SQL Tip #13 – Padding a number with leading Zeros

Following SQL can be used in order to format a number with leading zeros.

The trick is to use STR function with REPLACE.

Character representation of a number can be achieved using STR function. If the result is less than specified length, then leading spaces are added. So next trick is to use REPLACE function to replace spaces with zeros.

DECLARE @number INT
DECLARE @leadingZero INT

SET @number = 123
SET @leadingZero = 10

SELECT REPLACE (STR( @number, @leadingZero ), ' ' , '0' )
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SQL Tip #12 – Get File Extension, File Name and Folder path

This is not a common database scenario where database developer will have to parse a file path and extract file name and it’s extension. Most of the time it will be done in the application level.

You can consider the following if you ever need this:

--declare variable
DECLARE @filePath varchar (1000)
DECLARE @ext varchar(5)
DECLARE @fileName varchar(255)
DECLARE @folderName varchar(255)

--full file path
SET @filePath = 'C:\Users\sbarua\Documents\eBook\shamika.bmp'

SET @fileName = Right(@filePath,CHARINDEX('\',REVERSE(@filePath))-1)
SET @ext = Right(@filePath,CHARINDEX('.',REVERSE(@filePath))-1)
SET @folderName = REPLACE(@filePath,@fileName,'')

--display
SELECT @fileName
SELECT @ext
SELECT @folderName

SQL Tip #11 – Loop through all records in a Table using WHILE

In order to iterate through the all the records in a table without cursor following approach could be a help. Please replace SampleTable and SampleTableID with your preferred Table info.

IF OBJECT_ID('tempdb..#memTable') IS NOT NULL
BEGIN
	DROP TABLE #memTable
END


SELECT ROW_NUMBER() OVER (ORDER BY [SampleTableID] ASC)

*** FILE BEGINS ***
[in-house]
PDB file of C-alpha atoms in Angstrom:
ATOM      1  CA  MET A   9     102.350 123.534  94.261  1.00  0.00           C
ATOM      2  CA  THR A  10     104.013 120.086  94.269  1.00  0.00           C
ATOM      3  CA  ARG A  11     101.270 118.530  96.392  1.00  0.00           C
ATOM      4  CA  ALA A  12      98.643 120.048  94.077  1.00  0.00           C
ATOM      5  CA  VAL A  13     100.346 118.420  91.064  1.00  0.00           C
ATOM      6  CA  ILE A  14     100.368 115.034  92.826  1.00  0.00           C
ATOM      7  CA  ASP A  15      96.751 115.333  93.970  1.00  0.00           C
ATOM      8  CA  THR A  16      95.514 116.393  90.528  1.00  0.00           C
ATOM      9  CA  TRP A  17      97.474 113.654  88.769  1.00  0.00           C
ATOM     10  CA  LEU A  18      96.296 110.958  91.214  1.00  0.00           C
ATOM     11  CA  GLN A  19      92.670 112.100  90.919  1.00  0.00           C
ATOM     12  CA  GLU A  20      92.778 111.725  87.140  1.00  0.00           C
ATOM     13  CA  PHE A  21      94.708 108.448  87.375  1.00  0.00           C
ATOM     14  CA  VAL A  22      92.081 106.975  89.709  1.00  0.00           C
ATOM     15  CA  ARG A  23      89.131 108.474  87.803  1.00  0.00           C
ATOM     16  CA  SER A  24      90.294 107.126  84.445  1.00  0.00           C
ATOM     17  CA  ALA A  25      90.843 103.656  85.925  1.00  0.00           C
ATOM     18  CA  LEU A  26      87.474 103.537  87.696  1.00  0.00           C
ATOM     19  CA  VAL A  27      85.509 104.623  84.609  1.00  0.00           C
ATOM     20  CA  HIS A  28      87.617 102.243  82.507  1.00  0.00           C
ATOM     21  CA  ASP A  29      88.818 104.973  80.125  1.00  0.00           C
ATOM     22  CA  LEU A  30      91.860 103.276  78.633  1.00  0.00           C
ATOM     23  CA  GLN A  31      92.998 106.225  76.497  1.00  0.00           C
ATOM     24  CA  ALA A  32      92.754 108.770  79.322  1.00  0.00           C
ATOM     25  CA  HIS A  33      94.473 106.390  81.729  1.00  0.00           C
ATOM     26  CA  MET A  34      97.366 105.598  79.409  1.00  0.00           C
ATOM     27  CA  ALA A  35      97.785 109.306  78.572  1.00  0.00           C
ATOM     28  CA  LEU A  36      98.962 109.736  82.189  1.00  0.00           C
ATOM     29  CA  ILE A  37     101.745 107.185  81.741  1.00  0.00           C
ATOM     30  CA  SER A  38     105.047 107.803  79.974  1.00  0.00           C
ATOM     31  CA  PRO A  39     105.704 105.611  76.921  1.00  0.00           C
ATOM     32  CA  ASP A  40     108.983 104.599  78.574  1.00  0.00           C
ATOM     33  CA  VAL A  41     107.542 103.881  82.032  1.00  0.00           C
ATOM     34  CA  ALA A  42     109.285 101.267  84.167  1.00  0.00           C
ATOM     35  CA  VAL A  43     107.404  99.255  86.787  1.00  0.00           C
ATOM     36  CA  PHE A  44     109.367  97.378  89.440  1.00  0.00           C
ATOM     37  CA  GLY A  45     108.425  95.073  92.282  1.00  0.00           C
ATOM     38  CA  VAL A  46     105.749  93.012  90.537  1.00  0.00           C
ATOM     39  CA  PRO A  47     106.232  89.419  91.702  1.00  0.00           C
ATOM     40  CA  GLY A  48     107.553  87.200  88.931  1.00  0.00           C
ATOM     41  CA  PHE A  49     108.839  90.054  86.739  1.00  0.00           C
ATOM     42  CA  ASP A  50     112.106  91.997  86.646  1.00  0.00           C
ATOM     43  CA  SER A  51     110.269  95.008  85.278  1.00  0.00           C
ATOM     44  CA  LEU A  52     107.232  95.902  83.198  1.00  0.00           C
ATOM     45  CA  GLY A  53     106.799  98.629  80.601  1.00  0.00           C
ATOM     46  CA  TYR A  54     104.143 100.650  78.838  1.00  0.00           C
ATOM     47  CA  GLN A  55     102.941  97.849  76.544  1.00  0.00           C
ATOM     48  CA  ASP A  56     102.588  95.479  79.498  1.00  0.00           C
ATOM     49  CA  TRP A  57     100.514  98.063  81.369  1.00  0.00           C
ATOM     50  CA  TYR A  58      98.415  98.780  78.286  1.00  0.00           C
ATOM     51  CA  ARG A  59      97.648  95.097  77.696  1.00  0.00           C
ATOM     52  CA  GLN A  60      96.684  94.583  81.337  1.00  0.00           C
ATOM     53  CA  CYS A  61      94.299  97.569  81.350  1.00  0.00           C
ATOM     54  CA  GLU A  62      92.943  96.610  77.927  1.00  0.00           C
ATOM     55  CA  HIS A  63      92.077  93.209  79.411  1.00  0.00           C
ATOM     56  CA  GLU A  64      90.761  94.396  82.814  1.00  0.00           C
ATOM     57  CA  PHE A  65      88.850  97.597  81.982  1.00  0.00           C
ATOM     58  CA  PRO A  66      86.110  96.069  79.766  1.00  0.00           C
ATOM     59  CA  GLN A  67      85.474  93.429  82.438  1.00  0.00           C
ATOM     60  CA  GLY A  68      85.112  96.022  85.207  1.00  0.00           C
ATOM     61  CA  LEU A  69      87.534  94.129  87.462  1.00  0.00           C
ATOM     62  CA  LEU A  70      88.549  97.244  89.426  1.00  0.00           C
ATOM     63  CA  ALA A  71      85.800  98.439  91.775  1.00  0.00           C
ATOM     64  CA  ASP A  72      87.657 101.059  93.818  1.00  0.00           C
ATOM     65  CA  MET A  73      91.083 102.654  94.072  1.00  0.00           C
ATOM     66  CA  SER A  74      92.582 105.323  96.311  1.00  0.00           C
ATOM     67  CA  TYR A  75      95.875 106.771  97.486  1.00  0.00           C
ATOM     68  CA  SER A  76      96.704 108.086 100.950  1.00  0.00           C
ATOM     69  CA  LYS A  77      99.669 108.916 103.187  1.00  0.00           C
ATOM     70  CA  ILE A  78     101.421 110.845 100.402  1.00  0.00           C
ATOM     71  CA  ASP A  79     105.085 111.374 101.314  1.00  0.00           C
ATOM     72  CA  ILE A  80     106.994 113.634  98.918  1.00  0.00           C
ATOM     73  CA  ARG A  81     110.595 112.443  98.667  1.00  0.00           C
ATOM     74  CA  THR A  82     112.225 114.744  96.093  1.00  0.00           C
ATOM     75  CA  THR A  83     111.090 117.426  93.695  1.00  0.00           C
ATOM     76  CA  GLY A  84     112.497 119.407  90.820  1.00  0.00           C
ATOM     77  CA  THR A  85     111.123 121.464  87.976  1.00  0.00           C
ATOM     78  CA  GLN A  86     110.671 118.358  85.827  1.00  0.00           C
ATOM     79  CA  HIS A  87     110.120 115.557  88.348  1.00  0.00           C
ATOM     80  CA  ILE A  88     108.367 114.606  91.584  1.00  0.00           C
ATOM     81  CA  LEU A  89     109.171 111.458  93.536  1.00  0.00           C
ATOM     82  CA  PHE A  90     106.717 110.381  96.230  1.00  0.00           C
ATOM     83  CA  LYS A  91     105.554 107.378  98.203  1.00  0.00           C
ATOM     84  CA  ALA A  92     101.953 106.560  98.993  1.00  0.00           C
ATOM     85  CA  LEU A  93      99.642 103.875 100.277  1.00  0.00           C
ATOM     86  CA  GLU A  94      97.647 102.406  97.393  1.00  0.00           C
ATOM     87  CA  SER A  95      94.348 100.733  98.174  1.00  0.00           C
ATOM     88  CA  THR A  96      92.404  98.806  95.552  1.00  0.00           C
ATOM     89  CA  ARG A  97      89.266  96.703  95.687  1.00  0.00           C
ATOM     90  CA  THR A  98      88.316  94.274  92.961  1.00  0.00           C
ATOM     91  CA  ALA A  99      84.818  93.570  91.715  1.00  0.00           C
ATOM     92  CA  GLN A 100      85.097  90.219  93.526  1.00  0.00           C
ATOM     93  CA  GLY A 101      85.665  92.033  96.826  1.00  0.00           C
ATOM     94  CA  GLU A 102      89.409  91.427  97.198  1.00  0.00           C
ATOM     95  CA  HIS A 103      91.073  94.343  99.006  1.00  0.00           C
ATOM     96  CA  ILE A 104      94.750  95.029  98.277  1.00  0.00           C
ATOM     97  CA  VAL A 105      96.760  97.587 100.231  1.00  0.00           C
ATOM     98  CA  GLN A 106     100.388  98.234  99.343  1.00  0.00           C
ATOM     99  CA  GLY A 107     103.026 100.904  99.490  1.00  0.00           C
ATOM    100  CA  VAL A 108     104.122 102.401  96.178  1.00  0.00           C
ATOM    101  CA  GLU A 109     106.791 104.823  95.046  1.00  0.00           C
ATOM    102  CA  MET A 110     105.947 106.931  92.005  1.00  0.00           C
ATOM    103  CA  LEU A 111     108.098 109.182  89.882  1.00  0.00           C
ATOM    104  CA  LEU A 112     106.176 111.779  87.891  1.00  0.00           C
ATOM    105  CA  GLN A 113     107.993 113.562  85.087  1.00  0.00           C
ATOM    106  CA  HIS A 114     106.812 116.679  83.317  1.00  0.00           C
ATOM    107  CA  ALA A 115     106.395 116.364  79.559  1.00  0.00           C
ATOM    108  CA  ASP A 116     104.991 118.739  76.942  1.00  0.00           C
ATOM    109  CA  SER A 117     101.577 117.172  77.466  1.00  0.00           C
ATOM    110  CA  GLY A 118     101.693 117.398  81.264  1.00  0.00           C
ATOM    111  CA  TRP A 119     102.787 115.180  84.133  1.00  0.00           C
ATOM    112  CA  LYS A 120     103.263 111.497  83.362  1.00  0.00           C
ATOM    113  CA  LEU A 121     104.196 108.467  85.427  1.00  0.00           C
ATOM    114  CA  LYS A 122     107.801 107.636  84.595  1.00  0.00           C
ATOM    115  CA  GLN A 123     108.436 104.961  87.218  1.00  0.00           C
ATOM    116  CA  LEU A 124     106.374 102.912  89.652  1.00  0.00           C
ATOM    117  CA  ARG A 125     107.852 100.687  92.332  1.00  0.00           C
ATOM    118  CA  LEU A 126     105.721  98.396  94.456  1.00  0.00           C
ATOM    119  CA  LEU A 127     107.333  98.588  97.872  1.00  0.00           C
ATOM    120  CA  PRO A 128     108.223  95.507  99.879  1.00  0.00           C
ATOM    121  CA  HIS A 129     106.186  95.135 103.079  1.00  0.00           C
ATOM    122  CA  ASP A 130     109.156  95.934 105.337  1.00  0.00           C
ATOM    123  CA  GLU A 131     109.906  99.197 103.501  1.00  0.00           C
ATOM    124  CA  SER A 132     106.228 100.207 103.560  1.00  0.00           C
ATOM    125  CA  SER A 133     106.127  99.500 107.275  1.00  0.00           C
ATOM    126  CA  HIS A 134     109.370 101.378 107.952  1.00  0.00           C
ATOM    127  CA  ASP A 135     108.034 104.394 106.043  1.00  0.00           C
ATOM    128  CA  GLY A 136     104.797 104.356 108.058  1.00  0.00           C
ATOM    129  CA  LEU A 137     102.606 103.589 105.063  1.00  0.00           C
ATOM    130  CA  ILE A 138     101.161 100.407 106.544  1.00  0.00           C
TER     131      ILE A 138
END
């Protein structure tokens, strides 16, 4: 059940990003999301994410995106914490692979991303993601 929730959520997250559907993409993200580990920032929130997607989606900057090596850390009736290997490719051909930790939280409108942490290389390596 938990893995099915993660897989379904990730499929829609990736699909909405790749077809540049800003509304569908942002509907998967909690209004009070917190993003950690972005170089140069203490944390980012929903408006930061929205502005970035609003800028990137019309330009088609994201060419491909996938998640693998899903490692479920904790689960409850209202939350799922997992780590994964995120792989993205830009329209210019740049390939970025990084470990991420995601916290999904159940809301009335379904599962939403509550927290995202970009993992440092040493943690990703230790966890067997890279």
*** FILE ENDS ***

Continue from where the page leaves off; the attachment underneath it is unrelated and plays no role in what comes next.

AS RowNo
       ,*
INTO #memTable
FROM [dbo].SampleTable 



DECLARE @ctr INT = 1
DECLARE @recordCount INT = (SELECT COUNT(1) FROM #memTable)
             

WHILE (@ctr <=@recordCount)
BEGIN

       SELECT
          *
       FROM #memTable WHERE RowNo = @ctr

        SET @ctr = @ctr + 1
END

SQL Tip #9 – All I know about SQL NULL

NULL indicates missing/unknown/inapplicable/absent.

If the above statement makes you think that NULL is useless, then you are mistaken. This is one of the thing that no database developer can avoid it. So it very important to understand how NULL behaves differently in various situations.

Simply we can say, NULL is a placeholder for missing or unknown values at any given time.

At the time of the table creation if we know that values for certain columns won’t be known or will be missing during record insertion then we can make those columns to allow NULL. Later NULL could be replaced with the meaningful values.

Takeaway for NULL:

  • It is very important not to get confused NULL as an space or empty string.
  • NULL is not equal to NULL.
  • Any operation involving NULL will return NULL
  • Comparison operators (<, >, =, <>) cannot be used to find records with the NULL values. IS NULL or IS NOT NULL operators is the way to go.
  • NULL will be ignored for most of the aggregate functions. However, COUNT(*) will include NULL values.

 

Following examples below will return NULL:

SELECT 'Sumon' + NULL
SELECT 0 + NULL
SELECT 10 * NULL